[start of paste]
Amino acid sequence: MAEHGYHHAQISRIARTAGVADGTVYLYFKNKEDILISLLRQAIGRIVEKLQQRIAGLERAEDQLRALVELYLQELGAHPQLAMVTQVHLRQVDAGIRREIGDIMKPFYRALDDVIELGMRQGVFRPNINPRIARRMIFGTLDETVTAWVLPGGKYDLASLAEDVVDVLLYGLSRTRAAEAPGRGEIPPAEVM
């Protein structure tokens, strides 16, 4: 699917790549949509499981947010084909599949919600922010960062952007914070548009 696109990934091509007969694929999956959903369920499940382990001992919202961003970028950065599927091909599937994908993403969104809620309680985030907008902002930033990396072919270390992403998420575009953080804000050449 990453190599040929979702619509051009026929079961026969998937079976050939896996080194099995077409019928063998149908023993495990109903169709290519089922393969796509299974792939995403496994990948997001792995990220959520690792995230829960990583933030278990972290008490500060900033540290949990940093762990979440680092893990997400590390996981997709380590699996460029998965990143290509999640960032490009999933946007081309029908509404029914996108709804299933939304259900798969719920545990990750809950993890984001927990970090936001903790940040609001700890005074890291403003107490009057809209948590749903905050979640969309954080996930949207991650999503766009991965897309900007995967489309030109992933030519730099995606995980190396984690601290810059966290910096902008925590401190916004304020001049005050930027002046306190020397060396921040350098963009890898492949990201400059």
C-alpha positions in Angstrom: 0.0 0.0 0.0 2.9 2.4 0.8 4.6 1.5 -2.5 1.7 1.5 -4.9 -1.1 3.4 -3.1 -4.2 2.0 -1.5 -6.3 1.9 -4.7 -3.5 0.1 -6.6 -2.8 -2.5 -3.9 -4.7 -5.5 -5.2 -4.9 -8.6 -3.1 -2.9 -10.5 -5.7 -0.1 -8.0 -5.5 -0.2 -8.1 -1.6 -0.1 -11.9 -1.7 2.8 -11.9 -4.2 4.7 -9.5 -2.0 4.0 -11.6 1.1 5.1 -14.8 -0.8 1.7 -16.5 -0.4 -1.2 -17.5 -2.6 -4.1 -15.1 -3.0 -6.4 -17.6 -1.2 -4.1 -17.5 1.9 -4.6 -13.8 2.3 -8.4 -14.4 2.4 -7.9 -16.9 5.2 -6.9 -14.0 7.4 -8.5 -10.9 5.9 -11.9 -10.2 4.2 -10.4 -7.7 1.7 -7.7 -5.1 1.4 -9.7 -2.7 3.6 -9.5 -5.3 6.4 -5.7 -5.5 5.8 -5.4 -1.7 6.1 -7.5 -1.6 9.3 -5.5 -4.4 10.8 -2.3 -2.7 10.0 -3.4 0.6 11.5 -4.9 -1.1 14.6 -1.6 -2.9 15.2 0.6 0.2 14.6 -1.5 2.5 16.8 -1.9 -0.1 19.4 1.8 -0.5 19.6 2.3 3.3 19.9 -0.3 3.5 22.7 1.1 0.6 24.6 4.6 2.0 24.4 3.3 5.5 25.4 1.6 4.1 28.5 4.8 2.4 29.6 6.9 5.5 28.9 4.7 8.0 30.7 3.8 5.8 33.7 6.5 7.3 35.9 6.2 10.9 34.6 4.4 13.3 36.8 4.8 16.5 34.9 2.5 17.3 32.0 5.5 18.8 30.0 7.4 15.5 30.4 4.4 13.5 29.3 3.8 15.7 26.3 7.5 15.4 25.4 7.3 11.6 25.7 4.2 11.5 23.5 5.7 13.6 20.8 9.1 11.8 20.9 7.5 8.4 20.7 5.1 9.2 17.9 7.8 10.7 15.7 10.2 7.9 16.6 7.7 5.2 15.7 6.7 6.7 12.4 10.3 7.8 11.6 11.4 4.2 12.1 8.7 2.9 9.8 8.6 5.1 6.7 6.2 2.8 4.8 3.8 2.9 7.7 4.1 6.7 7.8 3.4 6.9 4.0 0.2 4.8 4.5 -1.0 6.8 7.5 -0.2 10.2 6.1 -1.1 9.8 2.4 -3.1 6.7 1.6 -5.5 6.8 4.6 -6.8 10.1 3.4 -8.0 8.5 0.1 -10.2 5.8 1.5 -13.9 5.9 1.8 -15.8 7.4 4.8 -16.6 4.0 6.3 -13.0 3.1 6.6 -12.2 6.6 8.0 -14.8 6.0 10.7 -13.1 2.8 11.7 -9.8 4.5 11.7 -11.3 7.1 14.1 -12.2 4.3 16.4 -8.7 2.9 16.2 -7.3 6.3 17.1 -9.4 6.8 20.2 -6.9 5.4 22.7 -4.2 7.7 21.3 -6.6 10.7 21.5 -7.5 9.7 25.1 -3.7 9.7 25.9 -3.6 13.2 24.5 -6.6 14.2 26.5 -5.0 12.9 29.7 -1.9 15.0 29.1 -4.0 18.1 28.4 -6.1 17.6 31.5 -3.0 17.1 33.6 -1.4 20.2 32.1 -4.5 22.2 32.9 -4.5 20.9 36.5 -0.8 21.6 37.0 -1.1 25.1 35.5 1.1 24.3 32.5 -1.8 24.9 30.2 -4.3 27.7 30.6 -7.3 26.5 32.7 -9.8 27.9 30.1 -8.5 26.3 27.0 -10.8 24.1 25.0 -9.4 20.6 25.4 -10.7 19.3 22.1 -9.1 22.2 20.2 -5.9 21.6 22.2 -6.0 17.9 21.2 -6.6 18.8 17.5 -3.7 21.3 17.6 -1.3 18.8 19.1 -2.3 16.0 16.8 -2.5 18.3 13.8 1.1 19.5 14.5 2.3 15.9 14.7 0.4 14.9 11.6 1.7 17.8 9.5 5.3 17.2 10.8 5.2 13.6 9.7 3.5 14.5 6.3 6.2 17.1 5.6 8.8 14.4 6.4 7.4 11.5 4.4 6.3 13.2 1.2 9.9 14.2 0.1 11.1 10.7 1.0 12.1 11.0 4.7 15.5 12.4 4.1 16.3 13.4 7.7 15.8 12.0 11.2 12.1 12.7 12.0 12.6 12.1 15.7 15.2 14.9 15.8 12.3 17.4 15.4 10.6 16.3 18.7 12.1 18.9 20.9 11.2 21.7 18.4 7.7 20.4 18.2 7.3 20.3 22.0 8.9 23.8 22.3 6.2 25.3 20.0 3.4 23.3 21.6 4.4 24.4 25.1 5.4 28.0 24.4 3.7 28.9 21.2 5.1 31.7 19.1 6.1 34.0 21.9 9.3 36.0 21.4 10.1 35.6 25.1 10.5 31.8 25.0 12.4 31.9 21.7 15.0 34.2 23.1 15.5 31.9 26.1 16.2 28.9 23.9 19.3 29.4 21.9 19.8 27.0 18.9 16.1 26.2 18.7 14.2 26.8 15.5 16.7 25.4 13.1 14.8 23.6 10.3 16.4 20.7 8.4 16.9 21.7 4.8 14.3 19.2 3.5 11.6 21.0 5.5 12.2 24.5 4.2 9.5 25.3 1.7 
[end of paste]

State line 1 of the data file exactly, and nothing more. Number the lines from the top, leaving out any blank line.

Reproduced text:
Amino acid sequence: MAEHGYHHAQISRIARTAGVADGTVYLYFKNKEDILISLLRQAIGRIVEKLQQRIAGLERAEDQLRALVELYLQELGAHPQLAMVTQVHLRQVDAGIRREIGDIMKPFYRALDDVIELGMRQGVFRPNINPRIARRMIFGTLDETVTAWVLPGGKYDLASLAEDVVDVLLYGLSRTRAAEAPGRGEIPPAEVM